Yeah, Paul. So, we kind of looked at that. And we know there's a lot of exuberance in the industry around the spec change. And I think it's probably constructive in terms of diesel cracks, but I don't think it's gonna be enough that it would incentivize us to make an investment. So, right then, we have no plans to really invest anything around our assets in terms of that. And we look at the spec change and how it might impact our facilities -- it's a little bit of impact at Ferndale, Wood River, in Bayway, and through adjusting the crude slate and just destroying it in the Cokers, we can manage that. And then on the upside, so it's 3.5 million barrels a day in a 35 million barrel market, it should be constructive. But I think ship owners are gonna have options how they impact that. And so, I don't think we're just describing a lot of upside value yet to the IMO spec change in terms of the cracks.

Paul Cheng -- Barclays -- Analyst

Thank you.

Tim Taylor -- President

You bet.

Operator

Blake Fernandez from Scotia Howard Weil, please go ahead. Your line is open.

Blake Fernandez -- Scotia Howard Weil -- Analyst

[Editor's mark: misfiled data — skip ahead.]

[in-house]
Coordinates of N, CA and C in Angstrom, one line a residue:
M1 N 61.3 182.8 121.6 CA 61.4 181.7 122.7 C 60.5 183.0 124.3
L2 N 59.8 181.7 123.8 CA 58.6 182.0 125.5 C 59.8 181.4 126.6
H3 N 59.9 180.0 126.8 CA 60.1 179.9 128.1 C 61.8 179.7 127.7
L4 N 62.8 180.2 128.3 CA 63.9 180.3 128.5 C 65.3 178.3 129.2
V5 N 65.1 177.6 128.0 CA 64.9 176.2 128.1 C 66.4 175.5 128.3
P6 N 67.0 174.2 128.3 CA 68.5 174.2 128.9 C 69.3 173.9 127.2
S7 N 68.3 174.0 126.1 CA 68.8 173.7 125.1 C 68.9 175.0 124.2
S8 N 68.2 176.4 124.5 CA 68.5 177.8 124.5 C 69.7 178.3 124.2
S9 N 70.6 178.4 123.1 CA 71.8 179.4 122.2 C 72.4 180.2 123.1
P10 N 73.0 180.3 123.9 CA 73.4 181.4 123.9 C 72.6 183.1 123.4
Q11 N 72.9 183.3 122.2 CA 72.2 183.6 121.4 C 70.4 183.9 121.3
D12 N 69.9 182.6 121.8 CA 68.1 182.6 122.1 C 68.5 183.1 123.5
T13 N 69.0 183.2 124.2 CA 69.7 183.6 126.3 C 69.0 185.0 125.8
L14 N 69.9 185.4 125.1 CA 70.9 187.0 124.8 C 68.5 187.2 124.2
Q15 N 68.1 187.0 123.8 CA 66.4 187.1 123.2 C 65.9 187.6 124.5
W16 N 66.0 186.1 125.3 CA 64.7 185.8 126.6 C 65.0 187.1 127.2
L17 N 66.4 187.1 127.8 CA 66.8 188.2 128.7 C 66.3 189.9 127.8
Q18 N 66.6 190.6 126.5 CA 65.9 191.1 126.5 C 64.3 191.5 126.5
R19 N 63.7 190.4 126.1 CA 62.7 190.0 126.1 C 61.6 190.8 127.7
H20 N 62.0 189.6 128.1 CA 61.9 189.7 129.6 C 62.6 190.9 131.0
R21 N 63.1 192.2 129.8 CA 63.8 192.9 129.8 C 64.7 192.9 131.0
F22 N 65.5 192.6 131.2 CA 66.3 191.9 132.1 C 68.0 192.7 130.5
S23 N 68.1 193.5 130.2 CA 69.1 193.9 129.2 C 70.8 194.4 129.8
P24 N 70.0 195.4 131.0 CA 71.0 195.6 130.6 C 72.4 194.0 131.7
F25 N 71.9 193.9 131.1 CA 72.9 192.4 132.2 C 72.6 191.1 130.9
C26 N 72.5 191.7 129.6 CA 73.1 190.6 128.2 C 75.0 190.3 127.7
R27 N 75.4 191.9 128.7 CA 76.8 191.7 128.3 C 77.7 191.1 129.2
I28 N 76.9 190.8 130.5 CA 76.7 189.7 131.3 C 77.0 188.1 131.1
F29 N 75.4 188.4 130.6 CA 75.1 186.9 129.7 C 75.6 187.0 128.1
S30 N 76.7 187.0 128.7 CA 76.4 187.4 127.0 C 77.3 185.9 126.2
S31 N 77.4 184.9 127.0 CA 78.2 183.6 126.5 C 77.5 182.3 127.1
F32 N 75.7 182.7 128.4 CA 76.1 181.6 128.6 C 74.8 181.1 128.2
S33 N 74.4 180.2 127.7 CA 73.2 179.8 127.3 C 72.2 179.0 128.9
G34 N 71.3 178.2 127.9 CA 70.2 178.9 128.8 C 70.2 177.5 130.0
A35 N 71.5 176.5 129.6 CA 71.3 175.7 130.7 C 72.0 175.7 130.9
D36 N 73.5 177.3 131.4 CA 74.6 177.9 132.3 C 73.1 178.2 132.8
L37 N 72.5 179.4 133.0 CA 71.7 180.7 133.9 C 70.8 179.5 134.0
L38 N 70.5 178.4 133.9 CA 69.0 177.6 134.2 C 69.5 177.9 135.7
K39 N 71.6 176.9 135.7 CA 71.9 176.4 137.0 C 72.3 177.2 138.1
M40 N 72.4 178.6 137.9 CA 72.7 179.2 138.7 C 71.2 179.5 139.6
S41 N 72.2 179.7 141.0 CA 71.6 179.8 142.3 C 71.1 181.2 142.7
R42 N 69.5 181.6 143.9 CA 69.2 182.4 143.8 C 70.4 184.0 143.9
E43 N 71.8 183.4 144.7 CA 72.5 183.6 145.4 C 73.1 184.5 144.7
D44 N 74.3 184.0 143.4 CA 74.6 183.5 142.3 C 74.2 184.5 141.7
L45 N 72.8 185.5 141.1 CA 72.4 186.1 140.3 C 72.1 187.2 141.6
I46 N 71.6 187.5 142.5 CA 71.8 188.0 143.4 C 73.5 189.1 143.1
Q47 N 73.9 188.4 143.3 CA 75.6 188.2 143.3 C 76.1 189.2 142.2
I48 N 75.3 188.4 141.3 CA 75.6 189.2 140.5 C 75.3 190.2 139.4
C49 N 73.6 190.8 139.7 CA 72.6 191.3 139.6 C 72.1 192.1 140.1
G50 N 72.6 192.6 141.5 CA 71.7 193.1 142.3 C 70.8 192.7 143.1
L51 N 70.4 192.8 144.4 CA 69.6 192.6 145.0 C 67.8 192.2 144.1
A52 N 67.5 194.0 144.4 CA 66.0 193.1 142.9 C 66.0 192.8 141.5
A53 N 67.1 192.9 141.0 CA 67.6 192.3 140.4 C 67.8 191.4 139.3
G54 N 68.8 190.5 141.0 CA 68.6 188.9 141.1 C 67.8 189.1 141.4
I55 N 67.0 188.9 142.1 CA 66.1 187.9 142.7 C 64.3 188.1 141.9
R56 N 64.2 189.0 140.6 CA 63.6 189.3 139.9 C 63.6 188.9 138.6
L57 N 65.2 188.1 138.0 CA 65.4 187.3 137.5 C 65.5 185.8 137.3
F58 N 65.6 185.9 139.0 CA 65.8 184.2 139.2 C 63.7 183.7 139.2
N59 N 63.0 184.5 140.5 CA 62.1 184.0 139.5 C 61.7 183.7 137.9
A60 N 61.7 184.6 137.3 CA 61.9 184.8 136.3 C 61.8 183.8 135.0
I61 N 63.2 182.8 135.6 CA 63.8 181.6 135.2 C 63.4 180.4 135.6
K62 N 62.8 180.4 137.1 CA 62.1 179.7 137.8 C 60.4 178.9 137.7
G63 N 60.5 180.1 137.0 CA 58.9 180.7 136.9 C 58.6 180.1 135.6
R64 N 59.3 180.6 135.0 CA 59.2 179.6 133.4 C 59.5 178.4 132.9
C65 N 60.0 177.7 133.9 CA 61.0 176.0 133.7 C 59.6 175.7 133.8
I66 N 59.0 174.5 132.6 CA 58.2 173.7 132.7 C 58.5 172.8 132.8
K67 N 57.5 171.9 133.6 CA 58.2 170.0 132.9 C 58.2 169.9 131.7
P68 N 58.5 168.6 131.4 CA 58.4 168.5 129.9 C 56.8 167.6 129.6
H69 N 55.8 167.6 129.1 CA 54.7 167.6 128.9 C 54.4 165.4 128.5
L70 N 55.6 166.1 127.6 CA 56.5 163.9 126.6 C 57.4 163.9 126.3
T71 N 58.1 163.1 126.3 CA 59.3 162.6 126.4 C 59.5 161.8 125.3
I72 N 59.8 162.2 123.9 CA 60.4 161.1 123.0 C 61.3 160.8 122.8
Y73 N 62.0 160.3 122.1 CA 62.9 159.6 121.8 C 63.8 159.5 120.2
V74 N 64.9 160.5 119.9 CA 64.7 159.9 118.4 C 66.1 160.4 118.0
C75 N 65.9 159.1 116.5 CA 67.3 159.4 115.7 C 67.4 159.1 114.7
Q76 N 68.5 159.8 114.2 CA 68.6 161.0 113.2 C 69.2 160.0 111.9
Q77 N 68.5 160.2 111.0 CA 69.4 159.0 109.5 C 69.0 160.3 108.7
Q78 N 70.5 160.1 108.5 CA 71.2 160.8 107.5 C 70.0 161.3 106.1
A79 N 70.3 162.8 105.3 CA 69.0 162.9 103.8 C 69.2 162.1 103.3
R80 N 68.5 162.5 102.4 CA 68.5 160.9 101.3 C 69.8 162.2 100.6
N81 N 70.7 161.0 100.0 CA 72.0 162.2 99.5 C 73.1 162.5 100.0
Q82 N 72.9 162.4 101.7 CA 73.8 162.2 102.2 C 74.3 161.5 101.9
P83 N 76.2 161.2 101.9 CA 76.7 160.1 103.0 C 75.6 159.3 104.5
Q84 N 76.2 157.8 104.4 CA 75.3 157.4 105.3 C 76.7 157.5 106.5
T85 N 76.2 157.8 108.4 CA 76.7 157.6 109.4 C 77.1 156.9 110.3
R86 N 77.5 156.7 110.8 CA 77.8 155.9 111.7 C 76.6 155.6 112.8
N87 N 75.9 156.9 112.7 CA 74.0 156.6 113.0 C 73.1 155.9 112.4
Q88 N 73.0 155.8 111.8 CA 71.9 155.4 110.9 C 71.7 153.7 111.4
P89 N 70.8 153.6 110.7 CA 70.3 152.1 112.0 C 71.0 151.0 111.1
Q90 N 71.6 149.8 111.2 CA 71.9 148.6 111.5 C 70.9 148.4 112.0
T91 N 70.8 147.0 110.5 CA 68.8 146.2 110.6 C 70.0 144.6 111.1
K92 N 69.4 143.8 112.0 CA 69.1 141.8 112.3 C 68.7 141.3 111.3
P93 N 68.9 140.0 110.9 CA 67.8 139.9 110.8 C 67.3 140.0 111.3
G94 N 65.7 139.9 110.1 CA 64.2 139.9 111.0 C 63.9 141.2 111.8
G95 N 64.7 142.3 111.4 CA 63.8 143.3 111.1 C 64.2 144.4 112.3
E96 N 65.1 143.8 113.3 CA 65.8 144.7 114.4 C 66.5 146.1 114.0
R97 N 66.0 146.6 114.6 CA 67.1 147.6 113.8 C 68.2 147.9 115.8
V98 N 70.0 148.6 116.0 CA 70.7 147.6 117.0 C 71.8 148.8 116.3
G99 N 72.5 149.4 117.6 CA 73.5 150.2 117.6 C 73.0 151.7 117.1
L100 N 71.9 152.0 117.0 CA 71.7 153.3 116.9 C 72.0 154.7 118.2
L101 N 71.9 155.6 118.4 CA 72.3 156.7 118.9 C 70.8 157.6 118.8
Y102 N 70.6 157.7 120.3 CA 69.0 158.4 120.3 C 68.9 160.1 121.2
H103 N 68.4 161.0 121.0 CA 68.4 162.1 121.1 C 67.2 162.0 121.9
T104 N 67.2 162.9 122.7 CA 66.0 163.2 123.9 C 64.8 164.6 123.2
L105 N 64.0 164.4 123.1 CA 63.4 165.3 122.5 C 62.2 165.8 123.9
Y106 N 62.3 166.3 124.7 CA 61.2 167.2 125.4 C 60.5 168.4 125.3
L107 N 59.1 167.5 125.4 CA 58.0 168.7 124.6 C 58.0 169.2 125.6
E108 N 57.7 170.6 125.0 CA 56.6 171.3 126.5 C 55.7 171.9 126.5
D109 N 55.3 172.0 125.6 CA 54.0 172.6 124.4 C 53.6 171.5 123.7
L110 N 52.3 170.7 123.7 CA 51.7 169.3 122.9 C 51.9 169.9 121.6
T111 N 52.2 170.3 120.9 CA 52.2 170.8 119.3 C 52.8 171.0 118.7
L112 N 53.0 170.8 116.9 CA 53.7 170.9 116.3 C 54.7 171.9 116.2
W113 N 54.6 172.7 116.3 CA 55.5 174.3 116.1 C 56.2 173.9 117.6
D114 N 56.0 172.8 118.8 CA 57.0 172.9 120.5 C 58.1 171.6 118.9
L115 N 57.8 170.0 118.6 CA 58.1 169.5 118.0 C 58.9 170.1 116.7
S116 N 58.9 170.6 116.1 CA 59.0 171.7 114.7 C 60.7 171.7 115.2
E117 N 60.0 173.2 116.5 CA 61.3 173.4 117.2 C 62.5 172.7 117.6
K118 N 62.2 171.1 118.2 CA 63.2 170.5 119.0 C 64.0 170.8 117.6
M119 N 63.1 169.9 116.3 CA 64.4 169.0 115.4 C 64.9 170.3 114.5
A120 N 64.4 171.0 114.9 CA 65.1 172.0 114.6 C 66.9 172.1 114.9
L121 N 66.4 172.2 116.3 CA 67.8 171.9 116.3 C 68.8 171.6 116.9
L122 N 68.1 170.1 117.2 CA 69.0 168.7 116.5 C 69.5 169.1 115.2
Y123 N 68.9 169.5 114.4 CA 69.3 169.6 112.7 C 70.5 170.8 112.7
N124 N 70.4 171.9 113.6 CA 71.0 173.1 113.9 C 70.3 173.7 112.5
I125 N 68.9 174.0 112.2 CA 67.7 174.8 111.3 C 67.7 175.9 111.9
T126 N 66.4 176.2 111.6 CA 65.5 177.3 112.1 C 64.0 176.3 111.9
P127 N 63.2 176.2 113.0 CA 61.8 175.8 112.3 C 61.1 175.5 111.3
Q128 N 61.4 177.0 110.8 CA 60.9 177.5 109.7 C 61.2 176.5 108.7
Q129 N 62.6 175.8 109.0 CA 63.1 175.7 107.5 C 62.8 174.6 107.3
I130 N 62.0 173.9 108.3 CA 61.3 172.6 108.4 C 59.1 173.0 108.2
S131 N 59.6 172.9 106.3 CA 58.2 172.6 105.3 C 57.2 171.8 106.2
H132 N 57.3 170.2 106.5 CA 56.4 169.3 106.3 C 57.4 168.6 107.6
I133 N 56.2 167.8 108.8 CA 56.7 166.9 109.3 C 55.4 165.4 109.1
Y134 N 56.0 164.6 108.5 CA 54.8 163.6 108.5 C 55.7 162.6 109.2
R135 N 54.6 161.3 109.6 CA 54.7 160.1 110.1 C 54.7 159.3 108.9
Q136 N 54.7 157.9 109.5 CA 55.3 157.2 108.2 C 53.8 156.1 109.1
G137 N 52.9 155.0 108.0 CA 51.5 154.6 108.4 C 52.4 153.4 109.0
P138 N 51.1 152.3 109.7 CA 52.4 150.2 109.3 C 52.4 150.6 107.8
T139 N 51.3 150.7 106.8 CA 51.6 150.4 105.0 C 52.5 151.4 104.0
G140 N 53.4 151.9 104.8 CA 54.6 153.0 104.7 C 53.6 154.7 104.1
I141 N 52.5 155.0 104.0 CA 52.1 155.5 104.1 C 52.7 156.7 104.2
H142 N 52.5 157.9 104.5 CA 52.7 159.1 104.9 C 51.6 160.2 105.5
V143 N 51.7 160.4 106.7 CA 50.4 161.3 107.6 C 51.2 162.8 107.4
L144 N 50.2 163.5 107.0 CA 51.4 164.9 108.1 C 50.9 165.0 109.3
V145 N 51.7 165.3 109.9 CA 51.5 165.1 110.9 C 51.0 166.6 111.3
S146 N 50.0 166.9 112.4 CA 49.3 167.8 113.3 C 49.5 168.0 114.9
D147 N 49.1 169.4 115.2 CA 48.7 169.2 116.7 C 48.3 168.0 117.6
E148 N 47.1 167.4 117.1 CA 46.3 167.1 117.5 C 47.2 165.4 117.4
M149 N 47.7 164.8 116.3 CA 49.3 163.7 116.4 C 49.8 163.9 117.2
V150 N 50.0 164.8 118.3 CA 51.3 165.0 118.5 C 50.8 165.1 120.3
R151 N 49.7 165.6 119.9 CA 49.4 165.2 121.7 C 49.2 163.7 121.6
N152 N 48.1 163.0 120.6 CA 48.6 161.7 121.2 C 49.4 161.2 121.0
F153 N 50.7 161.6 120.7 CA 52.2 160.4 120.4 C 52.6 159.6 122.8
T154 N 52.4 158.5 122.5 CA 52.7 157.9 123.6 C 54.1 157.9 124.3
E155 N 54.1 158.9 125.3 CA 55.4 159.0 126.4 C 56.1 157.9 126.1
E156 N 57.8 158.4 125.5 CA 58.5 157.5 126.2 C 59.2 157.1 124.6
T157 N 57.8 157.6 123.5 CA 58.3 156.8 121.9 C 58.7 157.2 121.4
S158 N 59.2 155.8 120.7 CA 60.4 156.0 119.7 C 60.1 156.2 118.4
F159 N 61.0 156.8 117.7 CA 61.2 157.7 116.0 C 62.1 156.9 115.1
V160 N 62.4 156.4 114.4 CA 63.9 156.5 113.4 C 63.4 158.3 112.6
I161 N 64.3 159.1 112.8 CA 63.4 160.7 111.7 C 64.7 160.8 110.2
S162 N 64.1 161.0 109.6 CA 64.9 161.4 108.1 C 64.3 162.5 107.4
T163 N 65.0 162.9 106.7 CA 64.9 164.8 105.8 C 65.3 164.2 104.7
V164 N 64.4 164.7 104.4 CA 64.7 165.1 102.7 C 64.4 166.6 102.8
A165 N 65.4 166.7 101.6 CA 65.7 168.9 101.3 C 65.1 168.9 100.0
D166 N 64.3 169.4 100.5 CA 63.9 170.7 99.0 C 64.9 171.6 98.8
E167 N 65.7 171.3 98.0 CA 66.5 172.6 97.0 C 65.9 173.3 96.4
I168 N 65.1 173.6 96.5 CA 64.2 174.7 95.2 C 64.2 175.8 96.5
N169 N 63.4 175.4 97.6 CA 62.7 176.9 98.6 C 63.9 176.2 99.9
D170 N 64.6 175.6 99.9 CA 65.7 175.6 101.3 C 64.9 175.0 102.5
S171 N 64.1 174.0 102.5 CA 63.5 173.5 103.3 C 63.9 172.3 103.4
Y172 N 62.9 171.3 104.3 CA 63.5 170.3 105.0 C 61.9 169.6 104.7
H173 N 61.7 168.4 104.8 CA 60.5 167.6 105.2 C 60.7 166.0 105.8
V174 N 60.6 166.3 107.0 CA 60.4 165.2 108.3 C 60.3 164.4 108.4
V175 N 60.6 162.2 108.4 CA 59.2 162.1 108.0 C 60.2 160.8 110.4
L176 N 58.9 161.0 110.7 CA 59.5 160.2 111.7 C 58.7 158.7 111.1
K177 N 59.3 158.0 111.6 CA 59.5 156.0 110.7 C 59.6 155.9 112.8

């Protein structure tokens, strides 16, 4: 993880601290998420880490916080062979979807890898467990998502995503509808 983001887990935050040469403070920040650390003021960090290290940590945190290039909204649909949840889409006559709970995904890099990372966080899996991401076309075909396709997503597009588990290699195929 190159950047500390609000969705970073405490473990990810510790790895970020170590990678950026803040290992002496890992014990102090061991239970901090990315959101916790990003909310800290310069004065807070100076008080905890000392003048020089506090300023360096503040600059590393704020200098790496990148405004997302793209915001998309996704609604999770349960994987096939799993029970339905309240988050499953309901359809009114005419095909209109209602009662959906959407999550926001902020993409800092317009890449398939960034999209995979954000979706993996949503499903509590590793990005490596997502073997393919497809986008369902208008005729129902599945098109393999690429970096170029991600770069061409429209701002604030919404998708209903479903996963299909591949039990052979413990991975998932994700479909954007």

Thanks, folks. Good morning. Kevin, I wanted to go back to the cash list statement, if I could. I just wanted to clarify for one that the discretionary pension contribution, is that embedded in the other line item up in cash provided from operating activities?

Kevin Mitchell -- Executive Vice President and CFO

Yeah, Blake, it is. It's in that other in the cash list statement, that's right.

Blake Fernandez -- Scotia Howard Weil -- Analyst

Okay, because when I looked last year, it looks like you had a similar hit in 3Q. I'm not sure if that was the driver, but I guess my question is, is this something that kind of typically occurs on an annual basis, or does this kind of contribution defer that kind of payment for some period of time?

Kevin Mitchell -- Executive Vice President and CFO